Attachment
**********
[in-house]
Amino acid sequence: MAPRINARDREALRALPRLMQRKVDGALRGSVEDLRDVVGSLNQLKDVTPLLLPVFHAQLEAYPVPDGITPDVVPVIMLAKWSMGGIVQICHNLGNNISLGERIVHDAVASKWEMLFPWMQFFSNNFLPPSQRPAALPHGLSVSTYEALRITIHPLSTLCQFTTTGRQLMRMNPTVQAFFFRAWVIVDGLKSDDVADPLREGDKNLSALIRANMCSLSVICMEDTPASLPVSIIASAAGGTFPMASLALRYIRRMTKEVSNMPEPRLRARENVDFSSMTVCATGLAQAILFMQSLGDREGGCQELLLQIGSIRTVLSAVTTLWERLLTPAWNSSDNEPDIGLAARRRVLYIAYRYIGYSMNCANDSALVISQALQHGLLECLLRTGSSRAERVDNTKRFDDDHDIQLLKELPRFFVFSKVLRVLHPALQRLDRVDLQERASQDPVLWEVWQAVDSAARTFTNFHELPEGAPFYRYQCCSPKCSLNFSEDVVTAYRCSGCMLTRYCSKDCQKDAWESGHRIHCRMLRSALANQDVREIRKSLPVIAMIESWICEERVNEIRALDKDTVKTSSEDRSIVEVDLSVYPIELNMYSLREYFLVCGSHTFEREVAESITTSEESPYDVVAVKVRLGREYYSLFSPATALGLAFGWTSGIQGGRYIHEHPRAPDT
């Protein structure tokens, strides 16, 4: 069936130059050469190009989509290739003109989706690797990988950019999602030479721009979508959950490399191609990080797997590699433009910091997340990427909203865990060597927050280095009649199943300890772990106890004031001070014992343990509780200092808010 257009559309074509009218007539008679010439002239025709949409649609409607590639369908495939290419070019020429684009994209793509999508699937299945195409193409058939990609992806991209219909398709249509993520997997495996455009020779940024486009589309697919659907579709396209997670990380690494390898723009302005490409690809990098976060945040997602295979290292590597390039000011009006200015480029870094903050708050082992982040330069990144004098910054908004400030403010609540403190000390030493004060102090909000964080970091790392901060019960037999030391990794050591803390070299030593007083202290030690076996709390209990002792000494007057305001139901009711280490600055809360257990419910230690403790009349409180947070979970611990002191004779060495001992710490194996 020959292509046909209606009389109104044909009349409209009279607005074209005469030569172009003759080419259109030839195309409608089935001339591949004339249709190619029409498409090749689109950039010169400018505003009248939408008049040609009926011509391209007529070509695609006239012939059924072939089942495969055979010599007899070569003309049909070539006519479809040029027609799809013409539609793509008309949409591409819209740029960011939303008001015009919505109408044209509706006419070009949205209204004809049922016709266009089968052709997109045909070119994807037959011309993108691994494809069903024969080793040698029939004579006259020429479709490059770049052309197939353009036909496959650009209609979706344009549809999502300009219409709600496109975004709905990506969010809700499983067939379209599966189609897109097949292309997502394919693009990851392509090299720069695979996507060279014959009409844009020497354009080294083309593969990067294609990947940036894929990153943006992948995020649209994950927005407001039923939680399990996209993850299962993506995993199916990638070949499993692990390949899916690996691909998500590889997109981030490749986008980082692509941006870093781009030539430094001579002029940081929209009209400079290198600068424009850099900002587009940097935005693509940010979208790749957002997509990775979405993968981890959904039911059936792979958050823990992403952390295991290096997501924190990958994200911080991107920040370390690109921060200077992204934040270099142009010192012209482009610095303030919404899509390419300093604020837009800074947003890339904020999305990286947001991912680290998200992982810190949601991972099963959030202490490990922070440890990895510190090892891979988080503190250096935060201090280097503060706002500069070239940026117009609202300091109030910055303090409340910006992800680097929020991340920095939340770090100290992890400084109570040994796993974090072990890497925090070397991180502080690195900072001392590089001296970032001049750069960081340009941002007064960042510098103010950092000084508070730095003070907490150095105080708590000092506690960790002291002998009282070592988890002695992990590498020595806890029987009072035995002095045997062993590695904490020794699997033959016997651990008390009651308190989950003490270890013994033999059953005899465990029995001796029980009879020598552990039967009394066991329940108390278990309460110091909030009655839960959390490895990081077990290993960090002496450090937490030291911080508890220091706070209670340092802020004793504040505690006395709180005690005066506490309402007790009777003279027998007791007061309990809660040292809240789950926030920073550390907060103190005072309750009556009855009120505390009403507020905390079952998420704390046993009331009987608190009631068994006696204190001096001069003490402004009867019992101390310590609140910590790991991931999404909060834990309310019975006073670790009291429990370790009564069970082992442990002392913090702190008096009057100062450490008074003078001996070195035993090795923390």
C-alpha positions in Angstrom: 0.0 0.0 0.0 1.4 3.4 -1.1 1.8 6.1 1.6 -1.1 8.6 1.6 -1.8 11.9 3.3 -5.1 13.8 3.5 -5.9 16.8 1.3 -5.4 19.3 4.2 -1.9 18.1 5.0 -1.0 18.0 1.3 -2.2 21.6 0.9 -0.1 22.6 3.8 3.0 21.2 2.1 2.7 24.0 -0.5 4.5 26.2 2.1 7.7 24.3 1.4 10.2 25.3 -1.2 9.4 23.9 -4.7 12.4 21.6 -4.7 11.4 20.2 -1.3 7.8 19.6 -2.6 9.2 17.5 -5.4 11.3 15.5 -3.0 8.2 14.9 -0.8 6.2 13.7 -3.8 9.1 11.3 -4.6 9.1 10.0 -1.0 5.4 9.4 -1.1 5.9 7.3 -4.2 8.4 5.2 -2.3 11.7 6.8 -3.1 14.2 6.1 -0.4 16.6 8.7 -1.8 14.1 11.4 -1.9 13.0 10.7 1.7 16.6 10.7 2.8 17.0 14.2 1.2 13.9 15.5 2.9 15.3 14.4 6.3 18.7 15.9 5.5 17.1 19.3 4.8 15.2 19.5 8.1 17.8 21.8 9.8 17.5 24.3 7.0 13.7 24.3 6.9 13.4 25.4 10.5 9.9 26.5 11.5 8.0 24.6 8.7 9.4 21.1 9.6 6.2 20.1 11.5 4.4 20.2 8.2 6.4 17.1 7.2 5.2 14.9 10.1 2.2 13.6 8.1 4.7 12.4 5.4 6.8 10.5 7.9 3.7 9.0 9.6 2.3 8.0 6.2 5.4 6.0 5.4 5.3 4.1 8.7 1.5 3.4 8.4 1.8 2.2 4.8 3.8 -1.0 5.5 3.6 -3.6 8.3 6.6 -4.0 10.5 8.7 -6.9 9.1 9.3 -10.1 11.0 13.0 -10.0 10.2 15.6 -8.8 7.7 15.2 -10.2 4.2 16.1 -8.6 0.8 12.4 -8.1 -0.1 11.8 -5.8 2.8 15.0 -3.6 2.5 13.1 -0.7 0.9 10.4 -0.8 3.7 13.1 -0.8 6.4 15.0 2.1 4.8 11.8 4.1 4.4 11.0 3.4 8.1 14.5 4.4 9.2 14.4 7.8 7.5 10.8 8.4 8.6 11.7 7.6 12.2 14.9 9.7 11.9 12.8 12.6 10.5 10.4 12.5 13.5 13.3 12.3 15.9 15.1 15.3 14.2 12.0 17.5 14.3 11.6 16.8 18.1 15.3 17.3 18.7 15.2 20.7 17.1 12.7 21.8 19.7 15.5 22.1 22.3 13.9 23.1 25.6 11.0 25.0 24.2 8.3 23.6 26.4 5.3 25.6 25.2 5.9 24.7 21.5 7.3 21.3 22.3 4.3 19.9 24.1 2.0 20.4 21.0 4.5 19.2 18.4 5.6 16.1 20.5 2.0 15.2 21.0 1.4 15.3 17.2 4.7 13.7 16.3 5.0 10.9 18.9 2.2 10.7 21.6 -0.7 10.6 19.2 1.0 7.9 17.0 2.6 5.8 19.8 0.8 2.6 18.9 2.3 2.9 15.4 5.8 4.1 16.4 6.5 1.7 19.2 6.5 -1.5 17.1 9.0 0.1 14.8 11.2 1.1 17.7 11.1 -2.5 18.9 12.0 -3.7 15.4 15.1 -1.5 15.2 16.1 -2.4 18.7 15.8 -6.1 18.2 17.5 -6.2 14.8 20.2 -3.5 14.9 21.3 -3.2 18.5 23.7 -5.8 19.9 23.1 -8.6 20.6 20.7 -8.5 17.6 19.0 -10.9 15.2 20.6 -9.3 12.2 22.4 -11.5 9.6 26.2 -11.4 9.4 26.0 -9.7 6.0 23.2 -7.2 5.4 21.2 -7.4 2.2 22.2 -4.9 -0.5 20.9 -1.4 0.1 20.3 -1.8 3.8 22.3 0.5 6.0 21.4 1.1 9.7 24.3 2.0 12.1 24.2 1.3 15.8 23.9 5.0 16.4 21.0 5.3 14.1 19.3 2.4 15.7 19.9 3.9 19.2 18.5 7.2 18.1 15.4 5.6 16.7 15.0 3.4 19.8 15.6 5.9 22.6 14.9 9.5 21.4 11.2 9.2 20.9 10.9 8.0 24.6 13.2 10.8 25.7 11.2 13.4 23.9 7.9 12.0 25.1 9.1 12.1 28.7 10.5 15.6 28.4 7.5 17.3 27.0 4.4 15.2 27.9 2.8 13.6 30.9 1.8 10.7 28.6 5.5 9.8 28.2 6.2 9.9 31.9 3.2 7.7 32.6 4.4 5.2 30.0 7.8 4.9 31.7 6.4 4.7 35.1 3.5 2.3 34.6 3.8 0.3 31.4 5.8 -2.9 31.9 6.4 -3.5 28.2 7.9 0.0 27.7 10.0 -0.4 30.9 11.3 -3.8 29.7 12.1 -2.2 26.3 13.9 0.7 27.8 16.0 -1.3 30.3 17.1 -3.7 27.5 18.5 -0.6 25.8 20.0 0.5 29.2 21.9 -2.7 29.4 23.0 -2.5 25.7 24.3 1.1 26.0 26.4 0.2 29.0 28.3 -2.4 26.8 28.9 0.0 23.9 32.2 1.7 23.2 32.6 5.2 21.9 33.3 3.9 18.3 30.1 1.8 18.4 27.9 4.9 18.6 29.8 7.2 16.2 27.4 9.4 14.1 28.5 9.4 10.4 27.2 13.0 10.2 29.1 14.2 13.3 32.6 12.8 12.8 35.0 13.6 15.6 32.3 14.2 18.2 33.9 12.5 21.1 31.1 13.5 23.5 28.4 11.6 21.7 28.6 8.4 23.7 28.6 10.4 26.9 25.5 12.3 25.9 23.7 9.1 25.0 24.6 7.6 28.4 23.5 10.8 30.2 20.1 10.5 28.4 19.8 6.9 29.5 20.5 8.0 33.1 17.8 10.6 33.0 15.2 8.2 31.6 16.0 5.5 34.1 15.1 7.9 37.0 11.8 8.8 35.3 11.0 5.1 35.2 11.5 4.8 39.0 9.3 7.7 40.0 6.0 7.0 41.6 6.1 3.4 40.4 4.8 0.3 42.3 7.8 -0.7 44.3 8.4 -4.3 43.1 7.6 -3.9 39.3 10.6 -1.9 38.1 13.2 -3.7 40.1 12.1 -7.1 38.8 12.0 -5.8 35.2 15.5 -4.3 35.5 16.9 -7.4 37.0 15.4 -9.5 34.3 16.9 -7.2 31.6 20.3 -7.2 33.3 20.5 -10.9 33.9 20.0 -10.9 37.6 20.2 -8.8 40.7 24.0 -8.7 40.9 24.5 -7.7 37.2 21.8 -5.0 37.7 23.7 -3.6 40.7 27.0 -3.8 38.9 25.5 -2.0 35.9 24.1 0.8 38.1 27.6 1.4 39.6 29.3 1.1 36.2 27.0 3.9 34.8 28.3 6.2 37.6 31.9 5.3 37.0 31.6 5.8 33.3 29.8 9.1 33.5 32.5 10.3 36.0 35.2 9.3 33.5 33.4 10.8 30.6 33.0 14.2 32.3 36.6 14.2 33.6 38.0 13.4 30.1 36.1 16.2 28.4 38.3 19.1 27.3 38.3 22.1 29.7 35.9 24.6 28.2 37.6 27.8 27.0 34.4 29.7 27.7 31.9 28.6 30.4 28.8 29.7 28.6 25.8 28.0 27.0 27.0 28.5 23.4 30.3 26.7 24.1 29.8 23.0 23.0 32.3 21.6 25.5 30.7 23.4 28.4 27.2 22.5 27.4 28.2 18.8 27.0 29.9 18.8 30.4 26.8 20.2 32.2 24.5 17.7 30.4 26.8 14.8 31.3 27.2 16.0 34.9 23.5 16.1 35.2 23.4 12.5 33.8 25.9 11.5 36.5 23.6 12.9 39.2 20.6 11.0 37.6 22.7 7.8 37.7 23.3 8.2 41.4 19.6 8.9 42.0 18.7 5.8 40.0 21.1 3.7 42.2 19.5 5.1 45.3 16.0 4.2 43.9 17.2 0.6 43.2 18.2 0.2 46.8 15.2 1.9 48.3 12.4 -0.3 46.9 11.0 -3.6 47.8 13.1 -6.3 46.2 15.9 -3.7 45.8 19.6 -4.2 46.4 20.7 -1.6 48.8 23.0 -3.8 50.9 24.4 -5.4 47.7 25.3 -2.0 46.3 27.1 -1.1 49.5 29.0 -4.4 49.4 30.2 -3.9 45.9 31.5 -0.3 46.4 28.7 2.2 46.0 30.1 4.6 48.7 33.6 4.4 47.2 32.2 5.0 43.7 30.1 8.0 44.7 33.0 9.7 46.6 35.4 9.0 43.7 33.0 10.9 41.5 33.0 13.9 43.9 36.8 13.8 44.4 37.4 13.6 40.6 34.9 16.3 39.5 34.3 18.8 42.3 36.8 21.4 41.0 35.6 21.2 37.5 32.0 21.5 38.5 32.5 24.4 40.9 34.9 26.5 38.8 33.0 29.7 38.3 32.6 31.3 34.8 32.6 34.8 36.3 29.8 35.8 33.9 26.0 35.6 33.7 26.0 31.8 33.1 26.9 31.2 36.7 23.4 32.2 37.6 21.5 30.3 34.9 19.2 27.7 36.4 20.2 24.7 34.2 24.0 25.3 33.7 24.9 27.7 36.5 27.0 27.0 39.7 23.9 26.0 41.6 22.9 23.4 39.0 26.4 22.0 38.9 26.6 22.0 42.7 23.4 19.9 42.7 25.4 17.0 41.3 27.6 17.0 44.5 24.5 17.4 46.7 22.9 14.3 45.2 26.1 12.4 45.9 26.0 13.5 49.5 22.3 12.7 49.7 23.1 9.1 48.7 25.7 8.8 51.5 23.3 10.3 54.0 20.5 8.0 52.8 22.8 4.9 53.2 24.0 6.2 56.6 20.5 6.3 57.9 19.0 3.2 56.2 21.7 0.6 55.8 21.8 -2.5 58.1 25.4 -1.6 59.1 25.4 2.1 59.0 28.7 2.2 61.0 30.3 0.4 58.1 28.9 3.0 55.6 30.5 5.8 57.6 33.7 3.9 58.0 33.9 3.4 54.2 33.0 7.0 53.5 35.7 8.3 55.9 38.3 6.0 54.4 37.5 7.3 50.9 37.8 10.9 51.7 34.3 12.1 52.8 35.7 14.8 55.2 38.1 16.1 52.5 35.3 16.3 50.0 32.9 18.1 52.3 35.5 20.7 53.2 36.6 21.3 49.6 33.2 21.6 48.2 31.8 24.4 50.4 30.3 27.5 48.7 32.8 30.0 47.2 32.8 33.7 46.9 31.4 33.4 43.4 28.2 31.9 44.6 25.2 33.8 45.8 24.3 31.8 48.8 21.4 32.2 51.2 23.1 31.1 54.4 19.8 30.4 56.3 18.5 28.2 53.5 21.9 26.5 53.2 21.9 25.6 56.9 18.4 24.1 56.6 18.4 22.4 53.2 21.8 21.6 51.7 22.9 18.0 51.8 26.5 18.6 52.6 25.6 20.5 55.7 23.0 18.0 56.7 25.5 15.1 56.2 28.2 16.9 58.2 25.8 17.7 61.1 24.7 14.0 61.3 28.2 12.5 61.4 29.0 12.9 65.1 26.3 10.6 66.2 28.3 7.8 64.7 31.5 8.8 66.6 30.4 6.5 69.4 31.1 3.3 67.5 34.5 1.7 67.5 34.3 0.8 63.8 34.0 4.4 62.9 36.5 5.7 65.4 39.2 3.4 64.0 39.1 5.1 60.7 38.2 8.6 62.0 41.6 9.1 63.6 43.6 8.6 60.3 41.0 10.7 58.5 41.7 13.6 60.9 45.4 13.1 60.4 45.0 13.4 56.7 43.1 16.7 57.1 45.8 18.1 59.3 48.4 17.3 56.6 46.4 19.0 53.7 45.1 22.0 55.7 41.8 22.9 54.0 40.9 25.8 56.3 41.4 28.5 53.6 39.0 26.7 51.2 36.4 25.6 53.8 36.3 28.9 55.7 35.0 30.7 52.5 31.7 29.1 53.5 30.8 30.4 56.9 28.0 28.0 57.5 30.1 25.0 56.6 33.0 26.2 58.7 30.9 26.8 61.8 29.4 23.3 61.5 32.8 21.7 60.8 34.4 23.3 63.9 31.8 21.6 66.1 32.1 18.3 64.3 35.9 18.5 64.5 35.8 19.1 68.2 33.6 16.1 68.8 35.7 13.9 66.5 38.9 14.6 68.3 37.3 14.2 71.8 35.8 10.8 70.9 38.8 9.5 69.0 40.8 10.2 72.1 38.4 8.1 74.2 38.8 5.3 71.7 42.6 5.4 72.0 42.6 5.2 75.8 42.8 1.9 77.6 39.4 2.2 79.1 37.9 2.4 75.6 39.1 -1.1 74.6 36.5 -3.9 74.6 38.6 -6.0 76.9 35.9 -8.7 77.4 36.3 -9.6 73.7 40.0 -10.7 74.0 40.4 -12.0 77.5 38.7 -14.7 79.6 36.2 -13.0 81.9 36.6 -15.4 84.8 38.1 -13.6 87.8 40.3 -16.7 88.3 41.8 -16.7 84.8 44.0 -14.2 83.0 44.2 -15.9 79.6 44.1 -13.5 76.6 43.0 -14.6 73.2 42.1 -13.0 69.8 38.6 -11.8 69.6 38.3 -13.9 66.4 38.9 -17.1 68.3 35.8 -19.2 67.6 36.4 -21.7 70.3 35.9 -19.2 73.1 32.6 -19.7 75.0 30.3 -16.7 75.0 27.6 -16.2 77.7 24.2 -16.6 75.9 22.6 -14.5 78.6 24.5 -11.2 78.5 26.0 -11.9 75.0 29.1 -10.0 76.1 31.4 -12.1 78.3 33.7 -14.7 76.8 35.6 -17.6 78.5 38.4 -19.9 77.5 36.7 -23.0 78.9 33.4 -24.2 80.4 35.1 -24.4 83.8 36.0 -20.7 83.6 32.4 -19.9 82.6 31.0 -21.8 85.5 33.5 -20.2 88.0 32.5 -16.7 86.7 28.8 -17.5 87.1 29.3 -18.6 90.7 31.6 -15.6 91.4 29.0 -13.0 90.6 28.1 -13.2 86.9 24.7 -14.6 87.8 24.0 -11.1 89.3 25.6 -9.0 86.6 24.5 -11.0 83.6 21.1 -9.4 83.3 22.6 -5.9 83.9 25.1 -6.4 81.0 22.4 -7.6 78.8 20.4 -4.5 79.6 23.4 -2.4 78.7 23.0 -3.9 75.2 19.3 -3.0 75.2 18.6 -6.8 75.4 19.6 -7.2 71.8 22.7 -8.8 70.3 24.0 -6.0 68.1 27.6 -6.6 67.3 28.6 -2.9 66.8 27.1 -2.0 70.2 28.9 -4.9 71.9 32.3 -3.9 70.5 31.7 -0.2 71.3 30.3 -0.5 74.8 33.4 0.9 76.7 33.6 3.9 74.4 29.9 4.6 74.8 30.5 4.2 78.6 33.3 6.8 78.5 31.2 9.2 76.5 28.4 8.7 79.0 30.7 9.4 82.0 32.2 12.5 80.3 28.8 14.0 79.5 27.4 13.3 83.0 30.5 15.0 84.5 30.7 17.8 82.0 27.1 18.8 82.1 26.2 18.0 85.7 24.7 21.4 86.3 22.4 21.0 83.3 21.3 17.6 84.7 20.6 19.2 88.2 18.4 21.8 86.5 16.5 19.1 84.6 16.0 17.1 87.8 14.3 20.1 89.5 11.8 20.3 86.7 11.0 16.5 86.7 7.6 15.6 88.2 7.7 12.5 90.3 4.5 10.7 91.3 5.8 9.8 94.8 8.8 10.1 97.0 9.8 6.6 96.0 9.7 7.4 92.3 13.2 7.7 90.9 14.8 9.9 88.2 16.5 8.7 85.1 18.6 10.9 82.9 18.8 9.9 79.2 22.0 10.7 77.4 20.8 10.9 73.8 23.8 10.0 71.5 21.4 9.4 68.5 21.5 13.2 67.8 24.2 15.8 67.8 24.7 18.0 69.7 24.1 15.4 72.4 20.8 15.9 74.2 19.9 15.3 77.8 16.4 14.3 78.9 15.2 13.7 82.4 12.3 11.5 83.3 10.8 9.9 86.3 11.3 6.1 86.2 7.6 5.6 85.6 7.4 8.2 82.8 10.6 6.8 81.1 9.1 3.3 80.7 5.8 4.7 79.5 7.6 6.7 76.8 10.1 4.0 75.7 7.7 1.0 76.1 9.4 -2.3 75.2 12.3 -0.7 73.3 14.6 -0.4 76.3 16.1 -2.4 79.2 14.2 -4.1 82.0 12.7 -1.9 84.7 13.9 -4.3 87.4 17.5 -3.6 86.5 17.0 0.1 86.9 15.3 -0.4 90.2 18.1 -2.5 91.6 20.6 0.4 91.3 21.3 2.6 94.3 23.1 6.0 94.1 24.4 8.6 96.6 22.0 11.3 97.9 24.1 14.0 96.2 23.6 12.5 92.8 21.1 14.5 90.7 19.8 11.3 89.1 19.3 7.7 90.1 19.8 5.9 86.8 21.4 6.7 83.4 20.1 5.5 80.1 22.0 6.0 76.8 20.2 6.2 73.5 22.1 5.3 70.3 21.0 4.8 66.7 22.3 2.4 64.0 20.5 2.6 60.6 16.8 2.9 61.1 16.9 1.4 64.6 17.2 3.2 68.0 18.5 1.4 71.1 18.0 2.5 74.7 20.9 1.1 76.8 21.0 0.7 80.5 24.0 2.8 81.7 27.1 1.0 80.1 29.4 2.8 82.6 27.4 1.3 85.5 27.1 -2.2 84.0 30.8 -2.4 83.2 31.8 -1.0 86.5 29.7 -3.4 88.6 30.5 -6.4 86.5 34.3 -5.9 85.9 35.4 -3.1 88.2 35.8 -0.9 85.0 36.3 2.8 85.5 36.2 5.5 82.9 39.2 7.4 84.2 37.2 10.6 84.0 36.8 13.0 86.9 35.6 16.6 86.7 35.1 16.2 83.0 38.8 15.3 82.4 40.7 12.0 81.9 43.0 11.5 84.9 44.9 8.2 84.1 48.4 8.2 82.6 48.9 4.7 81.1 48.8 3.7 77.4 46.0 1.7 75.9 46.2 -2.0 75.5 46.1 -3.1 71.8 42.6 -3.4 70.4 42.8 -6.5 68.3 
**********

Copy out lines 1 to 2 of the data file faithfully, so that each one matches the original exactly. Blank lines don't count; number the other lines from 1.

[in-house]
Amino acid sequence: MAPRINARDREALRALPRLMQRKVDGALRGSVEDLRDVVGSLNQLKDVTPLLLPVFHAQLEAYPVPDGITPDVVPVIMLAKWSMGGIVQICHNLGNNISLGERIVHDAVASKWEMLFPWMQFFSNNFLPPSQRPAALPHGLSVSTYEALRITIHPLSTLCQFTTTGRQLMRMNPTVQAFFFRAWVIVDGLKSDDVADPLREGDKNLSALIRANMCSLSVICMEDTPASLPVSIIASAAGGTFPMASLALRYIRRMTKEVSNMPEPRLRARENVDFSSMTVCATGLAQAILFMQSLGDREGGCQELLLQIGSIRTVLSAVTTLWERLLTPAWNSSDNEPDIGLAARRRVLYIAYRYIGYSMNCANDSALVISQALQHGLLECLLRTGSSRAERVDNTKRFDDDHDIQLLKELPRFFVFSKVLRVLHPALQRLDRVDLQERASQDPVLWEVWQAVDSAARTFTNFHELPEGAPFYRYQCCSPKCSLNFSEDVVTAYRCSGCMLTRYCSKDCQKDAWESGHRIHCRMLRSALANQDVREIRKSLPVIAMIESWICEERVNEIRALDKDTVKTSSEDRSIVEVDLSVYPIELNMYSLREYFLVCGSHTFEREVAESITTSEESPYDVVAVKVRLGREYYSLFSPATALGLAFGWTSGIQGGRYIHEHPRAPDT